Eavesdropping Under Michigan Law
201611.16
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Eavesdropping Under Michigan Law

Every so often the issue of “eavesdropping” comes up in a lawyer’s practice.  Perhaps a client has recorded, or wants to record, a conversation with another party (most often a spouse, business partner or contracting party) or had their own conversation recorded by another party.  Or maybe it is the lawyer who wants to record…

The Rejection of “Sham Affidavits”
201611.16
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The Rejection of “Sham Affidavits”

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Let’s say that you took the opposing party’s deposition and were able to obtain what you believe are very damaging admissions.  You then file a summary disposition motion under MCR 2.116(C)(10) based on those admissions.  When your opponent files a brief in opposition, she supports it with an affidavit from her client that contradicts the…

Enforcement of Non-Competes
201609.12
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Enforcement of Non-Competes

It is well established that non-compete agreements in employment contracts are enforceable if they meant the requirements of MCL 445.774a of the Michigan Antitrust Reform Act (“MARA”).  But what about non-compete agreements that do not arise in the employment context?  In Brillart v. Danneffel, 36 Mich. App. 359 (1971), the Court of Appeals ruled that…

Piercing the Corporate Veil
201609.12
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Piercing the Corporate Veil

Plaintiffs frequently seek to pierce the corporate veil of companies against whom judgments may be or have been obtained in an attempt to extend liability to the defendants’ principals.  Is piercing the corporate veil a viable cause of action separate from the underlying claims that seek to impose liability on the defendant entity?  When can…

Lender or Partner?
201607.26
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Lender or Partner?

Suppose that your client comes to you and says that he started a business and received funds from another person. Your client thinks that the other person simply made a loan to the business. The other person thinks that the funds are a capital contribution to a partnership, which made him a partner in the…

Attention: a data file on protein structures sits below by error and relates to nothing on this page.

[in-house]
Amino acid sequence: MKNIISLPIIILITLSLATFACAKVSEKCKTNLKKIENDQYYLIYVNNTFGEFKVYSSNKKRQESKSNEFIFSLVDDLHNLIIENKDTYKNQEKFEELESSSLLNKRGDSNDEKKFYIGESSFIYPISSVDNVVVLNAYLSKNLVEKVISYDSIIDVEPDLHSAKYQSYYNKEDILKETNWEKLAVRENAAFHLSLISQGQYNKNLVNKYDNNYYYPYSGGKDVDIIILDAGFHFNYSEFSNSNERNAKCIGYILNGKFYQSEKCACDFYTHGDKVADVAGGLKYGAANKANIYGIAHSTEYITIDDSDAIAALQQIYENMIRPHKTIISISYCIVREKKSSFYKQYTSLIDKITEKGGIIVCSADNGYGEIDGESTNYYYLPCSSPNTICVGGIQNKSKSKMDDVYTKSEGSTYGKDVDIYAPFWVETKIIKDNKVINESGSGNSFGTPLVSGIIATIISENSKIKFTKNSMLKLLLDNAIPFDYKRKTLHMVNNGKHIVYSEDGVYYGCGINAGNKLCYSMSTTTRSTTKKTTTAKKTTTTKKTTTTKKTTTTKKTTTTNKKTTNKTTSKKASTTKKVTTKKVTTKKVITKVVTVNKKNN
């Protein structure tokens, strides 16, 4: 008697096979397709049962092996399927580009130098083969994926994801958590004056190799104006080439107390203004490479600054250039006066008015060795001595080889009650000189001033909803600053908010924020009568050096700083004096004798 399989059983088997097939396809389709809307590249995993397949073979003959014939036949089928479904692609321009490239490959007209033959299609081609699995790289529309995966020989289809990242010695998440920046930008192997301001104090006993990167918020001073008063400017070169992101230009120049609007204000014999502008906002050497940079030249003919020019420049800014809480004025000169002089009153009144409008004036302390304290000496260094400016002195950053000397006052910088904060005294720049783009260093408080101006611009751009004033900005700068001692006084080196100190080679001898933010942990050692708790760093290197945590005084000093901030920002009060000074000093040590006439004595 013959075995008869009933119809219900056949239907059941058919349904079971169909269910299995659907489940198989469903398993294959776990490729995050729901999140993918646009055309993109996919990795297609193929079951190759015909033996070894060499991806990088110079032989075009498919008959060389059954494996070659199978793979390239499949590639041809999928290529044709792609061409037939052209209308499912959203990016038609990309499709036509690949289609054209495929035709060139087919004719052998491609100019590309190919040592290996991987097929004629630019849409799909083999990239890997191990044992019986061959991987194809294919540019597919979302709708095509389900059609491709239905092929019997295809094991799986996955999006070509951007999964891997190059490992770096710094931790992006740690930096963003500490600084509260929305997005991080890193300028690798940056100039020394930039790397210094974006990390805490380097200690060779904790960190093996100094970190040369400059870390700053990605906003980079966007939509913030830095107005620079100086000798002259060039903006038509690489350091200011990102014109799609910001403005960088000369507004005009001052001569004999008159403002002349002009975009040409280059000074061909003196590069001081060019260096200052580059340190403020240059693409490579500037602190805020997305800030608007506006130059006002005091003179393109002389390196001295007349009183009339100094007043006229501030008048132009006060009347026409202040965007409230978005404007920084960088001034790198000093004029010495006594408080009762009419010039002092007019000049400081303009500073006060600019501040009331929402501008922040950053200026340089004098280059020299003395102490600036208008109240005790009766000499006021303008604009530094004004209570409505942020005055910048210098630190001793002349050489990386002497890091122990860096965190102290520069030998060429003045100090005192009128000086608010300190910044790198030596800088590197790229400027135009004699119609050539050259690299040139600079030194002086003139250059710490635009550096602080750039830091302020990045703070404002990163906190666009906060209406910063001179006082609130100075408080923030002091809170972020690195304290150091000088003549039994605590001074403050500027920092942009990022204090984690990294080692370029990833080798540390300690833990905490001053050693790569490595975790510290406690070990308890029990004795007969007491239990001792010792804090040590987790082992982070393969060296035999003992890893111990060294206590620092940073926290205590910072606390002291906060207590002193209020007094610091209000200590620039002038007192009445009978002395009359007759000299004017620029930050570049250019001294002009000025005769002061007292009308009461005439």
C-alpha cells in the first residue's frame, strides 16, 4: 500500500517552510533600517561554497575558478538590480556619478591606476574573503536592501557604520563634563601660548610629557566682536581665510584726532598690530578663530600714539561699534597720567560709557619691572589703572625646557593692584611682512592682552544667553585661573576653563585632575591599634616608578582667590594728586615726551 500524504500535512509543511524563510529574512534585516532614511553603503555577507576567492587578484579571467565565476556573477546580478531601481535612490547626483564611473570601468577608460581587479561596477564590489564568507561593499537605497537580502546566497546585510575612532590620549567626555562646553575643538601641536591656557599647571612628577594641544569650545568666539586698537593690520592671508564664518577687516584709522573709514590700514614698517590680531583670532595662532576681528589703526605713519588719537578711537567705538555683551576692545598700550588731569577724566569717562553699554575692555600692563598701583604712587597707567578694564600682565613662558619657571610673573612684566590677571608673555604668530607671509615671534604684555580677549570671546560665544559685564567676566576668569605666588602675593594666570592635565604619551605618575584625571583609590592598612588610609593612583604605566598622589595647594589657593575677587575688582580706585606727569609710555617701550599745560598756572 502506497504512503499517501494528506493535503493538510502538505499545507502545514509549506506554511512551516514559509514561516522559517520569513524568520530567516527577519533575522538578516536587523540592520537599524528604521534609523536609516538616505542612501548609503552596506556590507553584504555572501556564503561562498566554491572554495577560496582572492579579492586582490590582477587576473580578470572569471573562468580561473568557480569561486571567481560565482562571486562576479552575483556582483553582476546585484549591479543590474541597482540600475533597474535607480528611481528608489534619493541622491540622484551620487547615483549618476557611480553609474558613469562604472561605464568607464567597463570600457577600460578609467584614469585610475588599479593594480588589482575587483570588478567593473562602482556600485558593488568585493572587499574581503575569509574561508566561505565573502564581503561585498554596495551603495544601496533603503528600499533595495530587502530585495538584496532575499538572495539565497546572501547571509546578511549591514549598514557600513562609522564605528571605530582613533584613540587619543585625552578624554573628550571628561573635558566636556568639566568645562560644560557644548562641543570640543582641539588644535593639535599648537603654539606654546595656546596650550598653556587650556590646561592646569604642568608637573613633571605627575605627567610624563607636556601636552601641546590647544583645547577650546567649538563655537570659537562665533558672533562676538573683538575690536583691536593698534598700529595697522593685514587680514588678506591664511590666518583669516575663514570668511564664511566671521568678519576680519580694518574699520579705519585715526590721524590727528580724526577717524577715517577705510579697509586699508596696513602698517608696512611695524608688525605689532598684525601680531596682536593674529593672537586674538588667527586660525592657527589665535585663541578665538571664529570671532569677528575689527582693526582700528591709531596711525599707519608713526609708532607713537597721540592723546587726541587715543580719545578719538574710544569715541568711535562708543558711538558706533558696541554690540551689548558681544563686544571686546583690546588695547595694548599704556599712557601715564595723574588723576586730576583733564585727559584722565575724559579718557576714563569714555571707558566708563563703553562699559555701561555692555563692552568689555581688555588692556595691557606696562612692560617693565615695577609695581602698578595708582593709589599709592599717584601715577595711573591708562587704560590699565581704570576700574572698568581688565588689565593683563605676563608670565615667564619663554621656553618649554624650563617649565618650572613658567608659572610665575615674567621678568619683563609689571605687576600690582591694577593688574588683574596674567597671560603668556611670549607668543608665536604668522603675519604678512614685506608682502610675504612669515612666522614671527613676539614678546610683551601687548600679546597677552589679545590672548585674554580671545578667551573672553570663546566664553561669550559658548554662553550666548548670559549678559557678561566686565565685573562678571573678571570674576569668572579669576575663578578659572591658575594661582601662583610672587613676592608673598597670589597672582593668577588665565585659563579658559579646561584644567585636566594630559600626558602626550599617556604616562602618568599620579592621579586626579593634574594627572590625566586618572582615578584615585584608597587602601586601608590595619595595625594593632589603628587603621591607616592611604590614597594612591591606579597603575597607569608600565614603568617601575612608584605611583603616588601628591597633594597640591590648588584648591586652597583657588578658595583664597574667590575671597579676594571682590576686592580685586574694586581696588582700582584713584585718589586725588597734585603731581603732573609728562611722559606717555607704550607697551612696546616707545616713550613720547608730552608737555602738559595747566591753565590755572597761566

When Protective Orders Are Not Enough – Keeping Clients’ Confidential Information Out Of The Public Record
201605.05
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When Protective Orders Are Not Enough – Keeping Clients’ Confidential Information Out Of The Public Record

In the world of commercial litigation there is an unavoidable complication that often arises during disputes: how to handle sensitive and proprietary information. When parties to business-centered disputes resort to litigation to solve their dispute, the information that is exchanged between the parties often includes sensitive financial material, such as documents, reports, trade secrets, employee…

The Unconscionability Claim/Defense
201604.28
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The Unconscionability Claim/Defense

The claim that a contract is unenforceable because it is unconscionable is more often than not the equivalent of a Hail Mary pass – a long shot that is rarely successful (unless you were Aaron Rodgers facing the Detroit Lions in 2015). Although the Court of Appeals recently affirmed the denial of a summary disposition…

The Tax Man Cometh: Strategies For Retiring Debt
201602.26
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The Tax Man Cometh: Strategies For Retiring Debt

As litigators, we often represent clients being pursued by creditors (banks, private lenders, bankruptcy trustees, etc.) seeking payment on loans or indebtedness. A strategy employed by many lawyers is to simply negotiate a discount on the indebtedness in exchange for immediate payment, with the remainder of the debt being “written off” by the creditor. If…